Why Science Is Ultimately Spiritual, and Vice Versa

Screen Shot 2016-02-21 at 2.11.57 PMBy Deepak Chopra, MD


Despite attempts to reconcile science with the long history of spirituality, a gulf still exists between them–a totally unnecessary one. There is only one reality, and science differs from spirituality only in its style of describing what is real. If this is true, then it’s not simply an option to merge science with spirituality. They must be compatible. If not, then reality has eluded both camps.

Here is a way to see the two approaches as one, based on a common element, the brain. Whether you are a physicists or a mystic, you experience the universe through your brain. So how does the brain organize experience? That’s easily answered by looking at everyday life. We experience everything from toasters and school buses to clouds and rainbows by attaching a name to them. Names are how we identify anything that has a form. In this way the brain freezes things in place, even if the thing is a fleeting subatomic particle like the Higgs boson or an electron.


By taking snapshots of Nature in this way, we are actually doing something artificial, because science understands that things with names are actually phenomena. A phenomenon is a continuous, dynamic process. Take any object, whether it is a heart cell or the birth of a star, and the phenomena that it is composed of are well known. Biology can be broken down into chemical processes; chemical processes can be broken down into quantum processes. Because the brain is a physical object, it too is subject to this understanding, just as much as a quark winking in and out of existence in the quantum field thousands of times a second.


The entire universe can be reduced to phenomena winking in and out of the quantum field, so where does the filed come from? It can’t come from a thing bigger than the field, because that would be circular reasoning. The field must come from a state that precedes all objects, and according to Einstein, objects are inexorably linked to time and space, which means that going to the source of the field means going to the origins of time, space, matter, and the energy that composes matter. The four-dimensional world has its origins in a dimensionless place from which all dimensions are born (advance theories of superstrings, quantum gravity, and multiple universes theorize that there are dimensions beyond the four we perceive, although how many possible dimensions exist is anyone’s guess).


Being dimensionless, we can’t call the source of the universe–and everything in it–a place. Place implies a dimension. Therefore, the dimensionless must be something else, a state of being. None of this reasoning is controversial; almost every physicist agrees with it. By a simple train of “all roads lead to Rome” logic, you can get to a dimensionless state of being no matter where you start, with a thought like “I like apple pie” or the Jurassic period or a photon. Ultimately, the same logic holds science and spirituality together, because reality is stronger than any description of reality.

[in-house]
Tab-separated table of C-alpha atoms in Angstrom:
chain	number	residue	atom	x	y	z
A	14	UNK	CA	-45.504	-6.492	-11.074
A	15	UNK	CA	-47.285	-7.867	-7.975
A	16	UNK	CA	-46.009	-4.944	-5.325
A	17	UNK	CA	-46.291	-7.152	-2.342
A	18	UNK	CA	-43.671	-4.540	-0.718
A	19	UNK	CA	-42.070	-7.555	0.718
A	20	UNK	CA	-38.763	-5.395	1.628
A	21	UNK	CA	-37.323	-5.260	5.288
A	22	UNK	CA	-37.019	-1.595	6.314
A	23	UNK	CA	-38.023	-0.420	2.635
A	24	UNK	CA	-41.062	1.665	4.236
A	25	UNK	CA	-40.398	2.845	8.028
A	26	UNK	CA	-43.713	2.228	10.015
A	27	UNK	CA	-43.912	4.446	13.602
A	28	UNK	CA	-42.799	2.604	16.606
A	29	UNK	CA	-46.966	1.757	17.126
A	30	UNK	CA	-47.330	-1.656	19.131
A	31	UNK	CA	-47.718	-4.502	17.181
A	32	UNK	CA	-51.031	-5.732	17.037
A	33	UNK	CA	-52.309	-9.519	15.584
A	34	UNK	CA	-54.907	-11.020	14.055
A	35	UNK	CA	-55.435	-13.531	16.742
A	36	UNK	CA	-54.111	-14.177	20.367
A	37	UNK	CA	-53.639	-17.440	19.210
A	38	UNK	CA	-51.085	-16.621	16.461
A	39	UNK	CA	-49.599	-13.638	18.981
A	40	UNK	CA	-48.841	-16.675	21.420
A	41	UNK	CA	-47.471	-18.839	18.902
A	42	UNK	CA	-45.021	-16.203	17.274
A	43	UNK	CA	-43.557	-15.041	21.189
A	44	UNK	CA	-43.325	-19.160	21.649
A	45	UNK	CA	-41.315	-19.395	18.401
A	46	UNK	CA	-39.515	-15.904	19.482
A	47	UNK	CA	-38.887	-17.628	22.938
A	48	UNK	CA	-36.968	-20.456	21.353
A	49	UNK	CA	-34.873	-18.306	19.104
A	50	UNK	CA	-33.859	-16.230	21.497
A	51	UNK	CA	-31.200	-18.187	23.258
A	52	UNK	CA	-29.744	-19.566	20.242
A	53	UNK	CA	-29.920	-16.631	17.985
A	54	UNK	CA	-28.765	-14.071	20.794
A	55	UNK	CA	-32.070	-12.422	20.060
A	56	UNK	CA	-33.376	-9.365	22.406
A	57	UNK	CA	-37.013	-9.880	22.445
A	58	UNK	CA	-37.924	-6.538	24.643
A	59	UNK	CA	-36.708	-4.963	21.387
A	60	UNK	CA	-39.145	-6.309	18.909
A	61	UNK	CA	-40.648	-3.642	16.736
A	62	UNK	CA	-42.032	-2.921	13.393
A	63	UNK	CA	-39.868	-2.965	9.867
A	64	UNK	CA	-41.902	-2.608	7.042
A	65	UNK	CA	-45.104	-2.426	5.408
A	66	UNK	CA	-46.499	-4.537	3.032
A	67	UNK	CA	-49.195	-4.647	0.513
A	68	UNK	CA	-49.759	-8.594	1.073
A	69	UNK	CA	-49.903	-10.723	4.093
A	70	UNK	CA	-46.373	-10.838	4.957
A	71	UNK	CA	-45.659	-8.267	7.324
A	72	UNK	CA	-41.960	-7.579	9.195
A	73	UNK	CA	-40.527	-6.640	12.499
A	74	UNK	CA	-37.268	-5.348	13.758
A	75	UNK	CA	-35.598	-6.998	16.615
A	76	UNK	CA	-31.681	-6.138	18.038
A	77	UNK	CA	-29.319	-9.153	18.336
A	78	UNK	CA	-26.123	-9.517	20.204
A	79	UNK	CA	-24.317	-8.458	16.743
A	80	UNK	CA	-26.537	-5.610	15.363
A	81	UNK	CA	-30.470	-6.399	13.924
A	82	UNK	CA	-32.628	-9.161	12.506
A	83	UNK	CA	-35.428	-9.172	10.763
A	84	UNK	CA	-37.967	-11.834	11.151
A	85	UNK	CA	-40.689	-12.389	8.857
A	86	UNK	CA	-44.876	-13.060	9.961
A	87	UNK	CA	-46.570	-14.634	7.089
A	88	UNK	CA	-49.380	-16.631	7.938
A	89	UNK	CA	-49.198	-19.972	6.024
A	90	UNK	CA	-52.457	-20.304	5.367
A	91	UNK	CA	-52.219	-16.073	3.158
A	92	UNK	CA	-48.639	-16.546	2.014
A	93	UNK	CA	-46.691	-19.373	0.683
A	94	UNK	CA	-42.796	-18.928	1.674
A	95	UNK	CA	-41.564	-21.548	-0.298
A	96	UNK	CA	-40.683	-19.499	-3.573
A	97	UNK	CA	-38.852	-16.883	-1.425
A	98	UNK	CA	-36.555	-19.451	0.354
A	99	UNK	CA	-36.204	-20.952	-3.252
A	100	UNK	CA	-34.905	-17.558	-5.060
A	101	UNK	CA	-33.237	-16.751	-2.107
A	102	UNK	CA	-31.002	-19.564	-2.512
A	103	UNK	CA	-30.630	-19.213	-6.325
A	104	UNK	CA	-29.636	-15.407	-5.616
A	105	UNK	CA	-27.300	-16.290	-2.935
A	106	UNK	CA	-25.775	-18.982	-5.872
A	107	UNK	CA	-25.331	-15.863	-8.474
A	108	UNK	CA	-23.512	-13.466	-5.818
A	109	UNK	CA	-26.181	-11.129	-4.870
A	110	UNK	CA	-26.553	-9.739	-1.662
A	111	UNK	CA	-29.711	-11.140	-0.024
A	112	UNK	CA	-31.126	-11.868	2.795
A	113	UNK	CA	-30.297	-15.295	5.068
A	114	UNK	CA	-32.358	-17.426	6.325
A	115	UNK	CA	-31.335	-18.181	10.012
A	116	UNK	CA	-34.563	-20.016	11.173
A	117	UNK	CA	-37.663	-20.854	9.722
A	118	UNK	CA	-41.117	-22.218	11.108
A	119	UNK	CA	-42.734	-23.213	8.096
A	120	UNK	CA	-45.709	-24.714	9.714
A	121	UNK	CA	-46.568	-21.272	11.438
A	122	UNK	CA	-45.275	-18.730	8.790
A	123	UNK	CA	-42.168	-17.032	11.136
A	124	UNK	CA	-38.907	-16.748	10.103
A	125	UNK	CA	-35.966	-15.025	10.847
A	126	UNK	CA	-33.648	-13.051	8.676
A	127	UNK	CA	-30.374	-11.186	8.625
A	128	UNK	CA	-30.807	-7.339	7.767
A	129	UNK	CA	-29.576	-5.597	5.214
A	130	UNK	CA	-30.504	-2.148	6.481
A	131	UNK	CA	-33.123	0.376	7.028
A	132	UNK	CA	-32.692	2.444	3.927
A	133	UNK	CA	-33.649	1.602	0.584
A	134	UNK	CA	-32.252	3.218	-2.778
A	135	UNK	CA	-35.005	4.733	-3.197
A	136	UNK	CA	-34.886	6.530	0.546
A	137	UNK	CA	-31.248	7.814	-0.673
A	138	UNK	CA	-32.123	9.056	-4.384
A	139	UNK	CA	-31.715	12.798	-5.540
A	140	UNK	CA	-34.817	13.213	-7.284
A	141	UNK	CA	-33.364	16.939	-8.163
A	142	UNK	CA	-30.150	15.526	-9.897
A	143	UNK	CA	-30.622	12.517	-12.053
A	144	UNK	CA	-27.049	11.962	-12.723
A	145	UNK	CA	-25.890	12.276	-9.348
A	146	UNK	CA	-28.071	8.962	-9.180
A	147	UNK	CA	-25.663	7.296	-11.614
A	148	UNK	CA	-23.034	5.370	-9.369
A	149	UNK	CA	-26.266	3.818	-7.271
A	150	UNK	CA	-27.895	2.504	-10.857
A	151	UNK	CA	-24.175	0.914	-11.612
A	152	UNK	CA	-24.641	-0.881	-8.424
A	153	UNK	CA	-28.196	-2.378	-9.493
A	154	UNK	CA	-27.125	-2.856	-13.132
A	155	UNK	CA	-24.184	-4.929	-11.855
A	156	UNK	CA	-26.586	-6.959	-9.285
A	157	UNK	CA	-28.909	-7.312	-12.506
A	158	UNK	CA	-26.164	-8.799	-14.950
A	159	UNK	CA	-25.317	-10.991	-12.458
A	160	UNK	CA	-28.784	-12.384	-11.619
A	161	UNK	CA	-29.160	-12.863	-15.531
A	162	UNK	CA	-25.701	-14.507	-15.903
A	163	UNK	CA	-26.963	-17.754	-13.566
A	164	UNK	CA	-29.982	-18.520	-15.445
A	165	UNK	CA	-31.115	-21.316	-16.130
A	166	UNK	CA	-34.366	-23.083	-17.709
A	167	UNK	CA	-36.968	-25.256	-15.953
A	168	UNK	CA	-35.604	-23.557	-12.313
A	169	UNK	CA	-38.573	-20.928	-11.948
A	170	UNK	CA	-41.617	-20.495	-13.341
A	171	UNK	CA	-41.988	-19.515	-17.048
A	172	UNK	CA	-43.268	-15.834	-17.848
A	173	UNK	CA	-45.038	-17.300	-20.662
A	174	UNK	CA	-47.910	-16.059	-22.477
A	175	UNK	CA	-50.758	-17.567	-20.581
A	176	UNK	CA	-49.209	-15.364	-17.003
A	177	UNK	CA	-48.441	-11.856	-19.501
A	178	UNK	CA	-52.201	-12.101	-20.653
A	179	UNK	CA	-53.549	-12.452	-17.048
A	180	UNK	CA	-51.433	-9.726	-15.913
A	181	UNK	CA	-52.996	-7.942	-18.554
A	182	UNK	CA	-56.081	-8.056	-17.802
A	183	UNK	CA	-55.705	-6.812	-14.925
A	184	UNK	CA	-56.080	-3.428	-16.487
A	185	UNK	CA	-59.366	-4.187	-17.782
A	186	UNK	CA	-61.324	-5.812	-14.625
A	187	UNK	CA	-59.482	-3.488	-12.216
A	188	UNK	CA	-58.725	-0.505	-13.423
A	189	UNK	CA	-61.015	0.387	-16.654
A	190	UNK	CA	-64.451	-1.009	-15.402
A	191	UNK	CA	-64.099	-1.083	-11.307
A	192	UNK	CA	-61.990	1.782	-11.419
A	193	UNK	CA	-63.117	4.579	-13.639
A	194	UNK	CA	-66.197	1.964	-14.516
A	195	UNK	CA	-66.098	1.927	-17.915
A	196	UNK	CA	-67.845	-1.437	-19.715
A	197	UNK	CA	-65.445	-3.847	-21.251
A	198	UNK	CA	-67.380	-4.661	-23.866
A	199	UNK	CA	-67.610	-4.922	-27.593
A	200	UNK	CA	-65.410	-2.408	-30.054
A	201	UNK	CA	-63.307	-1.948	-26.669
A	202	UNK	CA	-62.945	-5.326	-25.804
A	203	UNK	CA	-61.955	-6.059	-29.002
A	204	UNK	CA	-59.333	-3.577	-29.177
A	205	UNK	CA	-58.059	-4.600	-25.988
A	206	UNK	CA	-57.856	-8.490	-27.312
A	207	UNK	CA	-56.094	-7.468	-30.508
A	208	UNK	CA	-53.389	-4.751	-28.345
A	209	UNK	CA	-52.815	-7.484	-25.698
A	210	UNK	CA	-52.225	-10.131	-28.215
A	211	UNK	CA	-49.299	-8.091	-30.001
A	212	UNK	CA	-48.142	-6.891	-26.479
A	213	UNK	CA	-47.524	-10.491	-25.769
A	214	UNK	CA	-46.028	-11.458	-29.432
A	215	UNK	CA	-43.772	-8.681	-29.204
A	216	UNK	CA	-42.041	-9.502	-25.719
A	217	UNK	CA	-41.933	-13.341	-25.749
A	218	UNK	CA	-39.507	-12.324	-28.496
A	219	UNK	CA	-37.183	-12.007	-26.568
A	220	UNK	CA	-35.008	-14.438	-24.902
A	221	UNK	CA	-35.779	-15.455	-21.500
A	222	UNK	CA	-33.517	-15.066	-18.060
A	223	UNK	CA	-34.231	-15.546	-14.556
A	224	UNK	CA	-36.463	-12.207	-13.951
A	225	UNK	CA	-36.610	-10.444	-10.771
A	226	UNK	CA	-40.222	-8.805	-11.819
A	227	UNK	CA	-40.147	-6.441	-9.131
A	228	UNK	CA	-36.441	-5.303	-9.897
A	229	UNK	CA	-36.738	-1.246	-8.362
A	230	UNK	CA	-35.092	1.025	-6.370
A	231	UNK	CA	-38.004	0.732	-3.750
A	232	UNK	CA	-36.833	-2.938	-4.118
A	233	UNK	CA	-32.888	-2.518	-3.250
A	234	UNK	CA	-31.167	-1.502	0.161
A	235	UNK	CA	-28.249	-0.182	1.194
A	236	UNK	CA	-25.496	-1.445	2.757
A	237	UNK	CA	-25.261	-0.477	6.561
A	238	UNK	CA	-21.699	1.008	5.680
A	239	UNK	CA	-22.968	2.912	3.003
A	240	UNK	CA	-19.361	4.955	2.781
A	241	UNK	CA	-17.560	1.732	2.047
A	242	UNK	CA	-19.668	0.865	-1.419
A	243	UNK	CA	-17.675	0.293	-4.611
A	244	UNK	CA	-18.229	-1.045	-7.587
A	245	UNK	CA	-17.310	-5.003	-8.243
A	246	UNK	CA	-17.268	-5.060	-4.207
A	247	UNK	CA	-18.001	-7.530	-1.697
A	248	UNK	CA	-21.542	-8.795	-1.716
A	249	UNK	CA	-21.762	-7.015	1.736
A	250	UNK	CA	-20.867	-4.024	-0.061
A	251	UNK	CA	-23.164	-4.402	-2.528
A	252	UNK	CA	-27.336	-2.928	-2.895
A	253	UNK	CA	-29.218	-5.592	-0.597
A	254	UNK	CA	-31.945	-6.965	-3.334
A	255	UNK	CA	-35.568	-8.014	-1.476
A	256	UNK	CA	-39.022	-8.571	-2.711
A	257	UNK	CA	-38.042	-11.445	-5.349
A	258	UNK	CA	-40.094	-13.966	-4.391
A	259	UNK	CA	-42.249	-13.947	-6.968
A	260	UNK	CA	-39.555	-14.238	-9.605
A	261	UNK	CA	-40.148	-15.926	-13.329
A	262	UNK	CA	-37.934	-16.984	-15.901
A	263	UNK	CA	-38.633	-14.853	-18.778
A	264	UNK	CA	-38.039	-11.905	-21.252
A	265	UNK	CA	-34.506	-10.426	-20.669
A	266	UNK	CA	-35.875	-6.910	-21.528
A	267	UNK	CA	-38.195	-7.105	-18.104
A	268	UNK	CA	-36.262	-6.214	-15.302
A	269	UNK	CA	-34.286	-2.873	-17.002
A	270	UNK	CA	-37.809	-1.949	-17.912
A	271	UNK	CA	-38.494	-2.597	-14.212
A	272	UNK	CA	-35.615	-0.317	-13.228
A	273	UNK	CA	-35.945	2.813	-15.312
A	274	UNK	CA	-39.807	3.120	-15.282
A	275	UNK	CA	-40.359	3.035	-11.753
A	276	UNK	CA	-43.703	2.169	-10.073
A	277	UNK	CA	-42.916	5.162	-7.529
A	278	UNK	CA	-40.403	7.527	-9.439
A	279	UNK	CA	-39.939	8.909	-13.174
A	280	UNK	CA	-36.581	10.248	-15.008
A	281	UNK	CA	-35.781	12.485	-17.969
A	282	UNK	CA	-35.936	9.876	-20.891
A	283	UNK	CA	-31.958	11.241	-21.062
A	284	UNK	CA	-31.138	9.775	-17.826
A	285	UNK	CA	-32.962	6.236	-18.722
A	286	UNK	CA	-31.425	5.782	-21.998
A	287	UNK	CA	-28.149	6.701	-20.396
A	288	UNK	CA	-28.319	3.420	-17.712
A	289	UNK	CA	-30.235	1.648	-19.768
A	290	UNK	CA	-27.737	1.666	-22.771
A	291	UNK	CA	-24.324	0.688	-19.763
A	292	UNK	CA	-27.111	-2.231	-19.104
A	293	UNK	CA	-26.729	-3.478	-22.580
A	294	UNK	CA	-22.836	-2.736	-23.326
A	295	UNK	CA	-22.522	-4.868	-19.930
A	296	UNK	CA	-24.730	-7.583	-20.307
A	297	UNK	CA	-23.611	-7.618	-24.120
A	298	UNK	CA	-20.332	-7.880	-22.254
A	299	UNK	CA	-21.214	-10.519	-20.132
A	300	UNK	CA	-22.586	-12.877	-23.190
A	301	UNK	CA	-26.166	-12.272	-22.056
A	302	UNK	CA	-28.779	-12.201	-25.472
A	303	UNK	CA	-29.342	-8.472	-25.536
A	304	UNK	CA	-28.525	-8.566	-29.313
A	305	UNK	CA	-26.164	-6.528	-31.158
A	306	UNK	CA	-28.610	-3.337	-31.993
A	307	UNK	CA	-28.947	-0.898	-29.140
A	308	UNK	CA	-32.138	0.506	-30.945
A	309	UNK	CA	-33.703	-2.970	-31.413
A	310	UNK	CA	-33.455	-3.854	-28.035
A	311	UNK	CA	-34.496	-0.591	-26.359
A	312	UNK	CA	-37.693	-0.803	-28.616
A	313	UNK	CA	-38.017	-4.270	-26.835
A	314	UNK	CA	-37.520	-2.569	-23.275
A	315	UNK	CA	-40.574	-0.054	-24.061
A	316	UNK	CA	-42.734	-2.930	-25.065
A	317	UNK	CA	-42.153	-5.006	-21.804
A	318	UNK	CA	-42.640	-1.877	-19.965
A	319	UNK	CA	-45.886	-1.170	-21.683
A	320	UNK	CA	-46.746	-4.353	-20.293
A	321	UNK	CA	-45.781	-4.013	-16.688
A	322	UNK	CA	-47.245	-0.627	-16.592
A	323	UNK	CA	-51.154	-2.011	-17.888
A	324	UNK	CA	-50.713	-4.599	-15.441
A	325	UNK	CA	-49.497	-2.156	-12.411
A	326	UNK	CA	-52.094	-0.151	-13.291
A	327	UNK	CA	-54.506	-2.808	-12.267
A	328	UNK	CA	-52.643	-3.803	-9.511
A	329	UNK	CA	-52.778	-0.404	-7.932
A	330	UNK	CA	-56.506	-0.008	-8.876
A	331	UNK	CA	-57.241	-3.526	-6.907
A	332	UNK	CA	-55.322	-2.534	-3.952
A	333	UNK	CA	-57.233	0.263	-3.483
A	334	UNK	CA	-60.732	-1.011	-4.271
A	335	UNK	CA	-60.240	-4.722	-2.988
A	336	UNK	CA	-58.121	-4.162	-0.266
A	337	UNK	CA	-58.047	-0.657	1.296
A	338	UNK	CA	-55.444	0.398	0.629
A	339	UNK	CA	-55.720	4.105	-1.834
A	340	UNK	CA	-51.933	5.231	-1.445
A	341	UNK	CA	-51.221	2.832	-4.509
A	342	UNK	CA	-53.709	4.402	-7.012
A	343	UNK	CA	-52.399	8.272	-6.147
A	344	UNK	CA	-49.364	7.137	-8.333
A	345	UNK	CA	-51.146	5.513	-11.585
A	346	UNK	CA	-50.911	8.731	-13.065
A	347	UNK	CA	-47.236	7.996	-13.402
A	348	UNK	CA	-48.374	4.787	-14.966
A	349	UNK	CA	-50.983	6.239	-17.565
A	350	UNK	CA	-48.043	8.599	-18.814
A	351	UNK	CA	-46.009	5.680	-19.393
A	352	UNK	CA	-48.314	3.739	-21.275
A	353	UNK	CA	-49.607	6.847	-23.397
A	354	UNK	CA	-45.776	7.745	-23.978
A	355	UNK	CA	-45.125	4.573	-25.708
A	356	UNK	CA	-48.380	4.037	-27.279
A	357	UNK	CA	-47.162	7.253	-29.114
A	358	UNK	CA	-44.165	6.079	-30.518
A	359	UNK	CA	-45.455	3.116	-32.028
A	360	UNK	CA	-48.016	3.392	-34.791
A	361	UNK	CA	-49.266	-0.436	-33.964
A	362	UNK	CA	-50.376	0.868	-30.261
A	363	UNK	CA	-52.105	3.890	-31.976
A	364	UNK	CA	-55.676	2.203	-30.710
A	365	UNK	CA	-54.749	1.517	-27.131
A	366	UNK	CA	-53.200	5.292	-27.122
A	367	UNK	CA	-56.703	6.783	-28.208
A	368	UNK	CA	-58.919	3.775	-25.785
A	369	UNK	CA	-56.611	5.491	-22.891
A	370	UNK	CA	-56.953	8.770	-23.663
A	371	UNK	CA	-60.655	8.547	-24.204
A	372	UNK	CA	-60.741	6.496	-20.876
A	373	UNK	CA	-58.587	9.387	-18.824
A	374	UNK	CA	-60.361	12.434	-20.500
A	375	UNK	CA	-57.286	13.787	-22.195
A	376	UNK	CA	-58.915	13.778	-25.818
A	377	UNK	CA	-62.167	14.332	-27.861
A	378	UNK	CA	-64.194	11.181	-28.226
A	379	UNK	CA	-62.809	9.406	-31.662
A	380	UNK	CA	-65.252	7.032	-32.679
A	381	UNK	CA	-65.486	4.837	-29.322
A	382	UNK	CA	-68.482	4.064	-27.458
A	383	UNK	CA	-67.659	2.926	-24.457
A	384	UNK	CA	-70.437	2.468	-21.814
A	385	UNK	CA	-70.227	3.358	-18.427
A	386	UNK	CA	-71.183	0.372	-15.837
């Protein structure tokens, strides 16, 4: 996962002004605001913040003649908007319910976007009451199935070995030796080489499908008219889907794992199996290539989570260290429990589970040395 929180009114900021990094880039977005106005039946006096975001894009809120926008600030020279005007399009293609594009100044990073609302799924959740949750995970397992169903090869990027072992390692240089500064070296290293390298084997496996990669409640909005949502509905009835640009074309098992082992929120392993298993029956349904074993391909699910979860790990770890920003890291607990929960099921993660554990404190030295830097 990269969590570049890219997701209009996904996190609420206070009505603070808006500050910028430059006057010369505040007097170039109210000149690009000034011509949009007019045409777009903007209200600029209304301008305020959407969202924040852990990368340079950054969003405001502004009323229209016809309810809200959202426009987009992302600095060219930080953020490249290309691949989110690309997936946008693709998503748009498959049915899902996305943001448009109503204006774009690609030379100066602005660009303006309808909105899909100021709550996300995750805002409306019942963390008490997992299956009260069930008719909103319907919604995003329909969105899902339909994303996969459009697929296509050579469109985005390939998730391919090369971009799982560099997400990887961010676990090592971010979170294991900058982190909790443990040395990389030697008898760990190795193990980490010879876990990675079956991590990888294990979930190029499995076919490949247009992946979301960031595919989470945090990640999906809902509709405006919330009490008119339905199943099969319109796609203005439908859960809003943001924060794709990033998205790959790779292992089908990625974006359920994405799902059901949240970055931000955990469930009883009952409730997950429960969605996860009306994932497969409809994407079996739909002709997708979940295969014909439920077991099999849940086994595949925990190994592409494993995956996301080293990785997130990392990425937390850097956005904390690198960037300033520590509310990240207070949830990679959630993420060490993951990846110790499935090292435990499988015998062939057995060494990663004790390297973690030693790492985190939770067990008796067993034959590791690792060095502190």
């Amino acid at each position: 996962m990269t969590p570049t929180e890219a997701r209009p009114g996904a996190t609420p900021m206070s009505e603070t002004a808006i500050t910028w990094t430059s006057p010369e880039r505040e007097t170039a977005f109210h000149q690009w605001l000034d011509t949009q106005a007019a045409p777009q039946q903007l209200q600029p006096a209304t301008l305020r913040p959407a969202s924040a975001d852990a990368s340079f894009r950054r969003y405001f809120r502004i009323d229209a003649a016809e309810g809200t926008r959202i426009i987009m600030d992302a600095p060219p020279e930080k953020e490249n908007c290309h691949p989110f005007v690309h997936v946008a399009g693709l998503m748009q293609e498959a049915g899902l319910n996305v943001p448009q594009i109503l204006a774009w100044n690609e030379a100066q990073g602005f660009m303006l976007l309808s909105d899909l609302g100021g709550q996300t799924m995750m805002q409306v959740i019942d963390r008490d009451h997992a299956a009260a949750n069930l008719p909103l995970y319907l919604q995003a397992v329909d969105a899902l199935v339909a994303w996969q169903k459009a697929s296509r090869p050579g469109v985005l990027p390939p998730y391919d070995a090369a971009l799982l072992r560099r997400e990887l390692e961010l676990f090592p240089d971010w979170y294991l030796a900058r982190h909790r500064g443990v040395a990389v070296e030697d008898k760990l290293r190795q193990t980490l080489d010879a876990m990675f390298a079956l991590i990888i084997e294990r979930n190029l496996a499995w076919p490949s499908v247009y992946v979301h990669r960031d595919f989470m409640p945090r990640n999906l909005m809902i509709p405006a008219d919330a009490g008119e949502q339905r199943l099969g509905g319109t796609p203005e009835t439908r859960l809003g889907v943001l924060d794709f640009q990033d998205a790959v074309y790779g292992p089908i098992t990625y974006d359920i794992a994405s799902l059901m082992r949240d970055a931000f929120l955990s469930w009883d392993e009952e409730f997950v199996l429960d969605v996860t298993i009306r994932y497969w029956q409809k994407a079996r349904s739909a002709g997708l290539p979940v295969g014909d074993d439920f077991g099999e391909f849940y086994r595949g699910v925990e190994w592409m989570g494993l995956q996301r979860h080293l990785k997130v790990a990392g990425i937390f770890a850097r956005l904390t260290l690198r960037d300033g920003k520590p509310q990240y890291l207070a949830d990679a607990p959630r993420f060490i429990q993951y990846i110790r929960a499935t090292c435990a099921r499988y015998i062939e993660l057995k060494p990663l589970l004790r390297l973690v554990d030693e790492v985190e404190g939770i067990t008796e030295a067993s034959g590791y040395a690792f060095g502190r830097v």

The surprising truth is that the goal of modern physics, tagged a Theory of Everything, must be compatible with the goal of spirituality, which is enlightenment. Both are realizations in the brain of the state of dimensionless being.  But to make this kind of compatibility real requires two big breakthroughs. The first is to take down the wall separating subject and object. As long as the inner and outer worlds are separate, dualism arises, and dualism is why science insists that only objective data are valid while experience tells us that inner experiences like joy, creativity, and love must be valid, too.


The second breakthrough is more technical, involving a different kind of wall known in physics as the Heisenberg cut (named posthumously after Werner Heisenberg, the quantum pioneer who described the Uncertainty Principle). Physics is baffled why the behavior of very small things, as described minutely by quantum mechanics, is so entirely different from the behavior of big things, as described so accurately by the General Theory of Relativity. You don’t have to know any of the technicalities to see that everyday objects (the big things) appear stable, solid, and fixed in space and time, while a neutrino zipping through space exemplifies how elementary particles turn out to be unstable, fluid, and not at all fixed in space and time. Until these two realms are unified, there will be a division between them–the Heisenberg cut.


There are other issues that raise similar difficulties, but in this post we’ve taken the broadest view, which indicates that in the end, no matter where science and spirituality go, their ultimate unity is inescapable. That realization is likely to grow more powerful in the coming years, as physics and cosmology are taken to the very horizon of dimensionless being. The term “quantum vacuum” sounds as if it is very far from God, soul, or spirit. But this may be a case where language is the obstacle, not reality itself.


Deepak Chopra MD, FACP, founder of The Chopra Foundation and co-founder of The Chopra Center for Wellbeing, is a world-renowned pioneer in integrative medicine and personal transformation, and is Board Certified in Internal Medicine, Endocrinology and Metabolism.  He is a Fellow of the American College of Physicians and a member of the American Association of Clinical Endocrinologists. Chopra is the author of more than 80 books translated into over 43 languages, including numerous New York Times bestsellers. His latest books are Super Genes co-authored with Rudolph Tanzi, PhD and Quantum Healing (Revised and Updated): Exploring the Frontiers of Mind/Body Medicine.  www.deepakchopra.com